Australia: Electrical union promotes right-wing MP Bob Katter

By Patrick O’Connor
20 January 2011

In a revealing episode, senior bureaucrats in the Victorian branch of the Electrical Trades Union (ETU) last month met with right-wing independent parliamentarian Bob Katter. Underscoring the strength of their relationship, ETU state secretary Dean Mighell presented Katter before several dozen construction workers at Melbourne’s new children’s hospital, where the MP chauvinistically denounced “free trade” for sending Australian jobs to China.

The incident demonstrates the reactionary nationalist politics of the trade unions, including the ETU and others that are routinely promoted by various pseudo-socialist organisations as “left” and “militant”.

Mighell’s support for Katter also points to the political calculations of the ETU bureaucracy. Last year, the union’s Victorian branch disaffiliated from the federal Labor Party. In July, the overwhelming majority of its members voted in favour of disaffiliation, reflecting deep hostility within broad layers of the working class towards the government of Prime Minister Julia Gillard. For Mighell and the ETU leadership, however, disaffiliation was nothing but a manoeuvre, designed to contain and divert growing anger among workers toward the Labor government, and to the anti-democratic coup that had toppled former prime minister Kevin Rudd and installed Gillard a month earlier. It also served to provide the bureaucracy with a freer hand in its dealings with various Greens and right-wing independent parliamentarians—on whom Gillard’s minority government now depends.

The nominal purpose of Katter’s meeting with the ETU Victorian leadership was to discuss the future of the Australian Building and Construction Commission (ABCC), the anti-democratic construction industry “watchdog”. The ABCC has the power to imprison and fine workers and union officials who fail to submit to interrogations or hand over documents relating to “unlawful” industrial disputes. The ETU, like the other unions in the building industry, has been fully complicit in the ABCC’s operations, having long complied with its various diktats, including the payment of fines totalling millions of dollars. Now, however, Mighell and his colleagues are supporting the Gillard government’s planned transfer of the ABCC’s functions to a department within Labor’s industrial relations Fair Work Australia framework. This will formally abolish the ABCC while keeping its draconian powers on the books.

Legislation will require the support of the Greens’ federal parliamentarian Adam Bandt and at least two other non-Labor MPs to pass the House of Representatives. Hence the ETU’s cultivation of Katter, who has indicated he will support the move. According to Melbourne’s Age, he said, “There might have been some good reasons for its [the ABCC’s] introduction at some stage, but it seems to me that there are now some very excessive elements there.”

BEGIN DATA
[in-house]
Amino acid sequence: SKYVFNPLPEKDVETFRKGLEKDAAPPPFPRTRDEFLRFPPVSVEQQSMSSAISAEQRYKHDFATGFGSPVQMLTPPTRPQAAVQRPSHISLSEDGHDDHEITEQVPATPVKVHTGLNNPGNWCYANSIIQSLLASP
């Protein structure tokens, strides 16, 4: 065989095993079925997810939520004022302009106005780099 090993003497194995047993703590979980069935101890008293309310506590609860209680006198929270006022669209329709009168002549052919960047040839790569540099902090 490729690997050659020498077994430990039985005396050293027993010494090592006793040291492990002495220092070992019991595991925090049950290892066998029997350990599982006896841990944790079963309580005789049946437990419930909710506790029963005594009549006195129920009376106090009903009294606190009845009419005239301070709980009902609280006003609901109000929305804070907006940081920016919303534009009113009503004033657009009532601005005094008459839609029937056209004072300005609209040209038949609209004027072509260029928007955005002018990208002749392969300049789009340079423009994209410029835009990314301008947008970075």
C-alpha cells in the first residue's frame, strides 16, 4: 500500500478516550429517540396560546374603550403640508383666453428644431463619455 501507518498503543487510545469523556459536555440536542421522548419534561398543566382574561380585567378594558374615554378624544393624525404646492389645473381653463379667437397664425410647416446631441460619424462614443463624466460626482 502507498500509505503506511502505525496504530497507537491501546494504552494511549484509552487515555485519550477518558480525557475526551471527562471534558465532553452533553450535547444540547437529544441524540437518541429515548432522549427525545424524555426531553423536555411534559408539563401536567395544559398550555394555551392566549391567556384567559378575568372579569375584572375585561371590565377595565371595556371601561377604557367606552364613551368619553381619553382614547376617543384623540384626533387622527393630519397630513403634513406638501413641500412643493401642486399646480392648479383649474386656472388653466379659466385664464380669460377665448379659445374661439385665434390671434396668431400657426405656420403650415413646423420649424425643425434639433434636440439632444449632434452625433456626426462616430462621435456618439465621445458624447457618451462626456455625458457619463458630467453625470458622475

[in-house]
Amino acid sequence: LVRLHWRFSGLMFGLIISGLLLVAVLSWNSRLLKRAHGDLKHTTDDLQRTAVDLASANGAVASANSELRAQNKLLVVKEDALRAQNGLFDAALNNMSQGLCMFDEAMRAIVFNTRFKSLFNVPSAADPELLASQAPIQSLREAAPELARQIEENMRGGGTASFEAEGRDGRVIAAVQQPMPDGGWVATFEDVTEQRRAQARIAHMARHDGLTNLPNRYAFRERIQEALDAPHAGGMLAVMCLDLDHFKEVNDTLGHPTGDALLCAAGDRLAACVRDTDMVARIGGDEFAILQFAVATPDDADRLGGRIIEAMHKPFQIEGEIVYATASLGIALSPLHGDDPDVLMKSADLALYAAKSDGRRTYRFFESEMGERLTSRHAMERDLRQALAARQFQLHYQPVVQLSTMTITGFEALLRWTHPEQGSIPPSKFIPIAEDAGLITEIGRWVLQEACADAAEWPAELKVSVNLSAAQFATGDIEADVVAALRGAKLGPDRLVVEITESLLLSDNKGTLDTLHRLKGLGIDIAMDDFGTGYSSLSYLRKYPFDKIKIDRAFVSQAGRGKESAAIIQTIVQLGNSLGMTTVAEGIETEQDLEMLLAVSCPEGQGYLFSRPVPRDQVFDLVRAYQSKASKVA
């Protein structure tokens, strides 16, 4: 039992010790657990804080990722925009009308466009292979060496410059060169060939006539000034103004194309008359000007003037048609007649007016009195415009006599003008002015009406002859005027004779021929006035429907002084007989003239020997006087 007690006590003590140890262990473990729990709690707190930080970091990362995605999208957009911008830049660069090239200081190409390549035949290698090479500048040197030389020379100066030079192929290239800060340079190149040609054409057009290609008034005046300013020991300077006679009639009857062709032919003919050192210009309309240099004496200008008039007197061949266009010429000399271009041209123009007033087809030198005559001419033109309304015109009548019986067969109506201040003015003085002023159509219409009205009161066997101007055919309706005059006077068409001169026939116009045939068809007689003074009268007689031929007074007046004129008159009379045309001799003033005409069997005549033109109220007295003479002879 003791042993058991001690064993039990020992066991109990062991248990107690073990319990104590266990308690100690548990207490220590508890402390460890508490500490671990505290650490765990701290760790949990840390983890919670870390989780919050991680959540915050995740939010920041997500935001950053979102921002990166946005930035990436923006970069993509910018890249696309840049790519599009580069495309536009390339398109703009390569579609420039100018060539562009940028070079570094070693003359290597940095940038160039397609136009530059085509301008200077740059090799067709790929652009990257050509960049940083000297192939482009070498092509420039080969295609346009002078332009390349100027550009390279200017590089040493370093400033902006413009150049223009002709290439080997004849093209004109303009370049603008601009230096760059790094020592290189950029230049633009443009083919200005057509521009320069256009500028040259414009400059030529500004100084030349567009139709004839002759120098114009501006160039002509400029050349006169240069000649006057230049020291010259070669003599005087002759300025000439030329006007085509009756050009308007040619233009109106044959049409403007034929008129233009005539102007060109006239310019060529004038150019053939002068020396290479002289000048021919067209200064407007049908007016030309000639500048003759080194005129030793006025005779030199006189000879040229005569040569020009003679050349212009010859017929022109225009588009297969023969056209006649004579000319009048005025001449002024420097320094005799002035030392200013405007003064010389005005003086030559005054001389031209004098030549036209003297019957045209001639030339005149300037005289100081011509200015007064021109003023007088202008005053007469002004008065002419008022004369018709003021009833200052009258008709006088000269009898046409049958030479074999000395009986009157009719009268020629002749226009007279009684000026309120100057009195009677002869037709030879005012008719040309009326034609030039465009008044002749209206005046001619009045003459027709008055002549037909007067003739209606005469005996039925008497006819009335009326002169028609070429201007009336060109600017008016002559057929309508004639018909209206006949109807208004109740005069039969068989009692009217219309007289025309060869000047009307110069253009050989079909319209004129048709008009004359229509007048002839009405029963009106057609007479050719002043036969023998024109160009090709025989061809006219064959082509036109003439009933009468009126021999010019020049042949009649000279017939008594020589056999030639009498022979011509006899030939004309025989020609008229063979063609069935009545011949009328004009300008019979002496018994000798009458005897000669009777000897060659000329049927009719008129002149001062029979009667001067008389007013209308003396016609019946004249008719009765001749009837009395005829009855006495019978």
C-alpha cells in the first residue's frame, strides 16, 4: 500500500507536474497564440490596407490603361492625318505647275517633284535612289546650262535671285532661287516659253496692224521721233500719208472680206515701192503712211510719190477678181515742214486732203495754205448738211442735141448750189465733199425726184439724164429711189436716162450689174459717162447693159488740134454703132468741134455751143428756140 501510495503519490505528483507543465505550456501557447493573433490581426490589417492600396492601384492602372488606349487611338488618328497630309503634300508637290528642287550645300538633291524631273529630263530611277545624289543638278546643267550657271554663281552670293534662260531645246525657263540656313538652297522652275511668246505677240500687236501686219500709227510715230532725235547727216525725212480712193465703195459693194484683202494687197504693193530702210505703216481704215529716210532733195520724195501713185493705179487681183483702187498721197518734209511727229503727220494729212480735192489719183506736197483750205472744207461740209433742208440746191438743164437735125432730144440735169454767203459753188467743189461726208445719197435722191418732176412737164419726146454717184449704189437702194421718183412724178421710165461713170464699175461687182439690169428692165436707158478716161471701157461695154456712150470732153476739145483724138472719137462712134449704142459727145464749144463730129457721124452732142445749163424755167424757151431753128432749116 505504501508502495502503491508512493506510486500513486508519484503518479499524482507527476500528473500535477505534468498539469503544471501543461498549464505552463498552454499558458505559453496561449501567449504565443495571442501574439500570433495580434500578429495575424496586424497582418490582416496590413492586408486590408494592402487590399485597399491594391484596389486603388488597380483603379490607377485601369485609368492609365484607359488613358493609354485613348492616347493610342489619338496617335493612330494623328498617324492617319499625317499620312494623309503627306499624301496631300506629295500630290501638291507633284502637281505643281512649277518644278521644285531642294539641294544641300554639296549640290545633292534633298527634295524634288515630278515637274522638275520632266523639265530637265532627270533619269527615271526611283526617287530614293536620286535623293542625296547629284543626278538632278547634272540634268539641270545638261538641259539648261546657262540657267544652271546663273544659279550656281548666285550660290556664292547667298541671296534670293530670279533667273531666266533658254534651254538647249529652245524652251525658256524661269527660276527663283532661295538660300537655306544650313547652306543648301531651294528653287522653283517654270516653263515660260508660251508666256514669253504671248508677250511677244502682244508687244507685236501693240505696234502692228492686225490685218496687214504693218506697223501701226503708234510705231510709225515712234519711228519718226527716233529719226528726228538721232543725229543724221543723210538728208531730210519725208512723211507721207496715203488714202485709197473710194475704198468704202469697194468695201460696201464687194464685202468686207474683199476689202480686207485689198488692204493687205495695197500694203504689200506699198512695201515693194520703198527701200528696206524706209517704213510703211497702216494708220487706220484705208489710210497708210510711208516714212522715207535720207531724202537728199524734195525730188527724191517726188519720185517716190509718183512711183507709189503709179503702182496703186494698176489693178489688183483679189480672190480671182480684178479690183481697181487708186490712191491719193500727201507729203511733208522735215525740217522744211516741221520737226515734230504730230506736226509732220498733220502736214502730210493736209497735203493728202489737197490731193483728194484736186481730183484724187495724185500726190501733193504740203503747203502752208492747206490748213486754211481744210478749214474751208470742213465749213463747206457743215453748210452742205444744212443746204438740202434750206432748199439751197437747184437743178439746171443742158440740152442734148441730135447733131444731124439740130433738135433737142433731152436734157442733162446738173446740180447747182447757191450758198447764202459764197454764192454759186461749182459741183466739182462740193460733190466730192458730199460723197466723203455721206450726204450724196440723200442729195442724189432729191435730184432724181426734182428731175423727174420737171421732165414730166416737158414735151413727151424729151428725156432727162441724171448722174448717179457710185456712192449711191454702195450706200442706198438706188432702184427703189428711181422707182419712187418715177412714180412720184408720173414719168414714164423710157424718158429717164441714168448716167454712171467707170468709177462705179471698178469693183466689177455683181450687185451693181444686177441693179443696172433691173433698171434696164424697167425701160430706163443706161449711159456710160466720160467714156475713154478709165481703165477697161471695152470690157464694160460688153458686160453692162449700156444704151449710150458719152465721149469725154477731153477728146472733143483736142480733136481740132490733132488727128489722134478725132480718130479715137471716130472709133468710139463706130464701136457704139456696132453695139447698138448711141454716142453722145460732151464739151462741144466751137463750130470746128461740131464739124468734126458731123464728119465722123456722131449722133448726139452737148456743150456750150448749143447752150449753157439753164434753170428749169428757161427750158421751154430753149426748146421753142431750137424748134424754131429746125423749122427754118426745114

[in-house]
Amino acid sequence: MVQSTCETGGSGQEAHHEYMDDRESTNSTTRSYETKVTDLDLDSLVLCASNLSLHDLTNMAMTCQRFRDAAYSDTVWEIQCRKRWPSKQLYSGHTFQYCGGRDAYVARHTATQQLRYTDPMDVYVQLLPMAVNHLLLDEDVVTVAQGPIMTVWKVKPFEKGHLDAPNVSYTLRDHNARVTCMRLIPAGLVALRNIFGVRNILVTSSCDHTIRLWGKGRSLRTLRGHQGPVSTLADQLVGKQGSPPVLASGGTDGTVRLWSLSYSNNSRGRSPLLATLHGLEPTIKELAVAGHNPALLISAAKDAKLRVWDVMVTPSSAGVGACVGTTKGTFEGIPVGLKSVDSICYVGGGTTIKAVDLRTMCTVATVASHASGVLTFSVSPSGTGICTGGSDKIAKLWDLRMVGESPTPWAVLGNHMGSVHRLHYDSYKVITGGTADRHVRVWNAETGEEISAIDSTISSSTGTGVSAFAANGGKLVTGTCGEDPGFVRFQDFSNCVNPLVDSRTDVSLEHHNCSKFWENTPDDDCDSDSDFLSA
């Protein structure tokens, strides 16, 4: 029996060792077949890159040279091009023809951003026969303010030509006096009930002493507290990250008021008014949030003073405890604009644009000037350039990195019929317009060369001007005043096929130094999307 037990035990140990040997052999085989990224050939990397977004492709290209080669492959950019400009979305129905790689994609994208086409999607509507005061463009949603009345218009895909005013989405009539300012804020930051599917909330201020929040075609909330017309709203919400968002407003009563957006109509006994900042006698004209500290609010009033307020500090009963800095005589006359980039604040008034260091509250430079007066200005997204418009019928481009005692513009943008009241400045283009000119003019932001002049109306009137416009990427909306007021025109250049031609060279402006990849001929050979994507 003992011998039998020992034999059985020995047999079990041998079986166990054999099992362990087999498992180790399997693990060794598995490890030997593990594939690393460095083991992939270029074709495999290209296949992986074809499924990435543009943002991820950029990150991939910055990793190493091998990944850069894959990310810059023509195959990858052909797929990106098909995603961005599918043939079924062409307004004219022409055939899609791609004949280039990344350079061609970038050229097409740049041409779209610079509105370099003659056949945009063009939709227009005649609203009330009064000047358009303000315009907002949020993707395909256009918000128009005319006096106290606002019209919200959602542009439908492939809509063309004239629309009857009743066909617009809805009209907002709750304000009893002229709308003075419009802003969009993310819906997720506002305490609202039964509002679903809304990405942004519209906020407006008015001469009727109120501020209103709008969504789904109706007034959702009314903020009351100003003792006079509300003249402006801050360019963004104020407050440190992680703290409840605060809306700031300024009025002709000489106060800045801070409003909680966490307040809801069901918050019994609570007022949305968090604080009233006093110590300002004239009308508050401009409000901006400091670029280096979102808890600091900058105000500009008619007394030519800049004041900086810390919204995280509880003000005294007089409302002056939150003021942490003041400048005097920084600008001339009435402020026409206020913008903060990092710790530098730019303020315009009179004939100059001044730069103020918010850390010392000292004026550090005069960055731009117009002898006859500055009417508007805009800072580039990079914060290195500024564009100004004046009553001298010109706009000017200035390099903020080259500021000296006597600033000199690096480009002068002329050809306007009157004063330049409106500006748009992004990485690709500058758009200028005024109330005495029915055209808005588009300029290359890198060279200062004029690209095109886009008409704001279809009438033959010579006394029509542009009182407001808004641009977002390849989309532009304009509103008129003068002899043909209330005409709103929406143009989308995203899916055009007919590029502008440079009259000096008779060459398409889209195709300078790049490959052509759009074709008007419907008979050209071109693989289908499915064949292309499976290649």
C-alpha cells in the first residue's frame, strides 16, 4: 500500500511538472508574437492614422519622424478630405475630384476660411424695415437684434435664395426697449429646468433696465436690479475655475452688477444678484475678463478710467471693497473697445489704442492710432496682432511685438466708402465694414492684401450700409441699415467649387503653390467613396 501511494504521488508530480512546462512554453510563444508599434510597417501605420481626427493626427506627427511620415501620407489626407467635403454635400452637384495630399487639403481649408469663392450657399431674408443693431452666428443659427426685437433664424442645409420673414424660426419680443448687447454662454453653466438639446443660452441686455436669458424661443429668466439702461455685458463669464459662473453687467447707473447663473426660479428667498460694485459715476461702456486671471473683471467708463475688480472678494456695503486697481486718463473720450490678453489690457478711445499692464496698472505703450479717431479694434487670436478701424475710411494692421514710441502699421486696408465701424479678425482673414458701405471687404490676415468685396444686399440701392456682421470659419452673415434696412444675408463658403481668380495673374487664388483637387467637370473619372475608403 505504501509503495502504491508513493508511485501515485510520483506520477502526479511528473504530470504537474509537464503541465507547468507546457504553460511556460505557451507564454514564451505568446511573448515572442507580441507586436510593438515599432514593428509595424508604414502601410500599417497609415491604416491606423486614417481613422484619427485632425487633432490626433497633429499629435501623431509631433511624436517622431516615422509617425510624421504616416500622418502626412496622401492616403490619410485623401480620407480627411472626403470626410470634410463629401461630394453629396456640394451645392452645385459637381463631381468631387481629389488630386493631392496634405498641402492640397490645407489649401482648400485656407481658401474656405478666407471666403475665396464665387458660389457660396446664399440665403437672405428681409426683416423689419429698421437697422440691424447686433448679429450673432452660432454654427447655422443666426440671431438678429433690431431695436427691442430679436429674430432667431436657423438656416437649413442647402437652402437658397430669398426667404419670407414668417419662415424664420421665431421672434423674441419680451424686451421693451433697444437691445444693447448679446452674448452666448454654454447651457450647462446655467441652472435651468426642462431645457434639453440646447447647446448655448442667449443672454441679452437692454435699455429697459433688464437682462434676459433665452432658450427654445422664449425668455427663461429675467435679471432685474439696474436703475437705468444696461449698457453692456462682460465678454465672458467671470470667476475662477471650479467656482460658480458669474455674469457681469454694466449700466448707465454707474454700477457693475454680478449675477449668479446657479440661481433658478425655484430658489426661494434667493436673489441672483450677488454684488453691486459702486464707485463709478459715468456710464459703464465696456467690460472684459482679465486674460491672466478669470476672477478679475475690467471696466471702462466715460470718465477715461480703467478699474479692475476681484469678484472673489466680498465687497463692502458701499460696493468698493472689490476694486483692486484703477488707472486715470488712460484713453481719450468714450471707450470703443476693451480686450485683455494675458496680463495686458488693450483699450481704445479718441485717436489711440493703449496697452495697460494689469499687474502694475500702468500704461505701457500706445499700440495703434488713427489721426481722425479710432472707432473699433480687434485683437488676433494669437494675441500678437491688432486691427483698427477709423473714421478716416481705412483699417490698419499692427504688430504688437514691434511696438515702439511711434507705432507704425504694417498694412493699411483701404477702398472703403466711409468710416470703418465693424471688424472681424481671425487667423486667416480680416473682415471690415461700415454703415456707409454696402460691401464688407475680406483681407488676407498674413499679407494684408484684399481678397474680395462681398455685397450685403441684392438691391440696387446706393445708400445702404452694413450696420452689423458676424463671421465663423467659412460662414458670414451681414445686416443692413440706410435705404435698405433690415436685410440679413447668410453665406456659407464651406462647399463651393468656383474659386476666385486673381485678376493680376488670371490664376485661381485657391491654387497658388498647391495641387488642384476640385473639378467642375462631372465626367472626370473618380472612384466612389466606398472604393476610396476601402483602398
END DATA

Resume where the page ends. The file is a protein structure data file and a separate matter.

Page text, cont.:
At the ETU’s headquarters in Melbourne, Katter met with Mighell and Bill Oliver, state secretary of the Construction, Forestry, Mining and Energy Union (CFMEU). Afterwards, Mighell declared: “[This] really shows I guess to all workers the value of having an independent voice in Canberra. I think it becomes very, very important for working people to realise that there are different voices of people that can speak on their interests. And I think you’ll find Bob Katter has got a great view on representation rights for working people. And given the opportunity, people should lend him an ear. And for unions too, to switch on, that it’s not just a game of supporting the Labor Party anymore. Politics has changed. The Labor Party has changed. And we need people like Bob Katter helping us out.”

When Mighell talks about having an “independent voice in Canberra”, he is attempting to hoodwink workers about what political independence for the working class really means. Genuine independence requires a political struggle against the subordination of the working class to the profit interests of the bourgeoisie and its state apparatus, and in defence of its own, long-term class interests—including an end to war, poverty, militarism and attacks on democratic rights; for decent, well-paid jobs for all, full access to free, high quality healthcare and education--against every faction of the bourgeoisie and its political apologists. For Mighell on the other hand, “independence” means the unions’ ability to manoeuvre between bourgeois parliamentarians of different stripes, in order to advance the narrow interests of the privileged bureaucratic stratum of which he is part. His promotion of Katter is aimed at preventing workers from critically examining the lessons of their bitter experiences with Labor over the past 120 years, and breaking decisively from the reactionary racialist and nationalist nostrums on which it has always been grounded. Mighell’s posturing as “not just supporting the Labor Party” is belied by the very purpose of his meeting with Katter—to ensure that the government’s construction industry legislation passes through parliament. Mighell remains an ardent supporter of both Gillard personally and her pro-capitalist, anti-working class government.